Tomorrow night, March Madness resumes – even though it’s April.
Why? There is too much madness for March alone.
And it’s going to get madder. Of the teams who made it to the Final Four, three of them were the top seeds in their regions.
There’s Wisconsin, which won the Big Ten regular season title and conference tournament en route to a sterling 35-3 record.
There’s Duke, led by the legendary Coach Mike Krzyzewski. The Blue Devils won the Coaches versus Cancer Classic, the State Farm Champions Classic, and the ACC-Big Ten Challenge.
And then there’s Kentucky, which won the Cawood Ledford Classic, the Champions Classic, and the CBS Sports Classic – which makes us wonder, if two teams get together to play a game, is it automatically a Classic? Apparently so.
The Wildcats also won their conference’s regular season title and tournament– and, well, they’ve won every game they’ve played, all 38 of them. They are trying to become the first team to go undefeated since Bob Knight’s Indiana Hoosiers did it – way back in 1976.
And then there’s Michigan State. The Spartans lost to Kansas, Notre Dame, and Duke – all great teams. They lost to Big Ten rivals Maryland and Wisconsin, twice each. Okay. But they also lost to three mediocre Big Ten teams and – gasp – Texas Southern. The Spartans have lost 11 games – four more than the rest of the Final Four teams combined.
They lost the Big Ten-ACC Challenge, the Champions Classic and the Orlando Classic -- which is about as un-classic as you can get, but it’s still better to win them.
The Spartans also lack star power. Three of the nation’s four best players play for the other Final Four teams. Michigan State’s best player, Branden Dawson, wasn’t a finalist. He wasn’t a first-team all-American. Or second team. He’s on the All-Big Ten squad – Second team.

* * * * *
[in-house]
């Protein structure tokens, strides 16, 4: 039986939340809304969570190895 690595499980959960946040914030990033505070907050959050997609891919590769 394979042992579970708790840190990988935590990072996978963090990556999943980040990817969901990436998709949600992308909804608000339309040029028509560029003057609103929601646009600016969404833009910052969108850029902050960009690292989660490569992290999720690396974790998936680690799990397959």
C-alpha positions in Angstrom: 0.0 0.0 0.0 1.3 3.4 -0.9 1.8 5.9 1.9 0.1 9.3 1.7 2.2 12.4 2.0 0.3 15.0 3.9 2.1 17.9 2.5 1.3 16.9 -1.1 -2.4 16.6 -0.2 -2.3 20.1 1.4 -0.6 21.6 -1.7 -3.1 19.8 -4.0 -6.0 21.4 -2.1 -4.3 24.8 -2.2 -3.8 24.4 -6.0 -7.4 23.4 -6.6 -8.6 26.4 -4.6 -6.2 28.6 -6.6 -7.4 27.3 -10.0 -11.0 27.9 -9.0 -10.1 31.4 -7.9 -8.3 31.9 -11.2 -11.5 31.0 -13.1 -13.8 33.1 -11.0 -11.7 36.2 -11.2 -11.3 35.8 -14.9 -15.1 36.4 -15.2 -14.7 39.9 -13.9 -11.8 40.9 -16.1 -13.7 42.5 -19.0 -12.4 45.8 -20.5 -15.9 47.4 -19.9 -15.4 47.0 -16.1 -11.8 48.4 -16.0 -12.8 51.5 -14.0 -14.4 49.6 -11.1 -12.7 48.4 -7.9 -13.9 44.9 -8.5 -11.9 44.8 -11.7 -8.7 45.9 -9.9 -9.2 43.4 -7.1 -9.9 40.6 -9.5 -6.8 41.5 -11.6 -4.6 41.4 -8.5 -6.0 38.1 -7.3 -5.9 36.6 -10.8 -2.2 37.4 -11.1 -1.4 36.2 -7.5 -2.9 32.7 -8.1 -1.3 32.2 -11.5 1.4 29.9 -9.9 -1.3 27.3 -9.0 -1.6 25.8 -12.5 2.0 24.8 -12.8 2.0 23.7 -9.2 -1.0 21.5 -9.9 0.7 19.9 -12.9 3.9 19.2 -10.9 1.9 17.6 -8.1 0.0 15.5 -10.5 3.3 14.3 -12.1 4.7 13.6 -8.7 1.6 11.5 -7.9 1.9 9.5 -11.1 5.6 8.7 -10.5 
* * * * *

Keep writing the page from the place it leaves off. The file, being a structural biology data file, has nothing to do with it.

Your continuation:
You might recall the old Sesame Street song: “One of these things is not like the others. One of these things just isn’t the same.” And then they’d show you an apple, an orange, a banana – and a heroin addict. And you’d have to figure out which one doesn’t belong.
Well, in this Final Four, it’s easy: The Spartans. But there they are.
So, how did they get there?
Through unusual team chemistry, and a great coach.
I first met Tom Izzo in 1997. He offered me a half hour and we talked for three. He’s that kind of guy. But people forget, he wasn’t very popular then. He was about to finish his first two seasons in the bottom half of the Big Ten. Fans didn’t know if he had what it took – but he did.
Earlier that year, he had benched two star players because they’d missed a class. He didn’t flinch. He said, "I almost want those guys to be a little embarrassed. They'll learn.” They did – and graduated on time, just like 90-percent of all of Izzo’s players.
He explained: “The program is bigger than the players, it's bigger than the coaches. You want to build a program that will last.”
18 years, 11 Big Ten titles and 7 Final Fours later, and we can comfortably say, Tom Izzo has built his program to last.
Sure, once again, the Spartans will be underdogs, so feel free to bet against them. They seem to like it that way.
John U. Bacon is the author of three New York Times bestsellers. His next book, “Endzone: The Rise, Fall and Return of Michigan Football,” comes out this fall.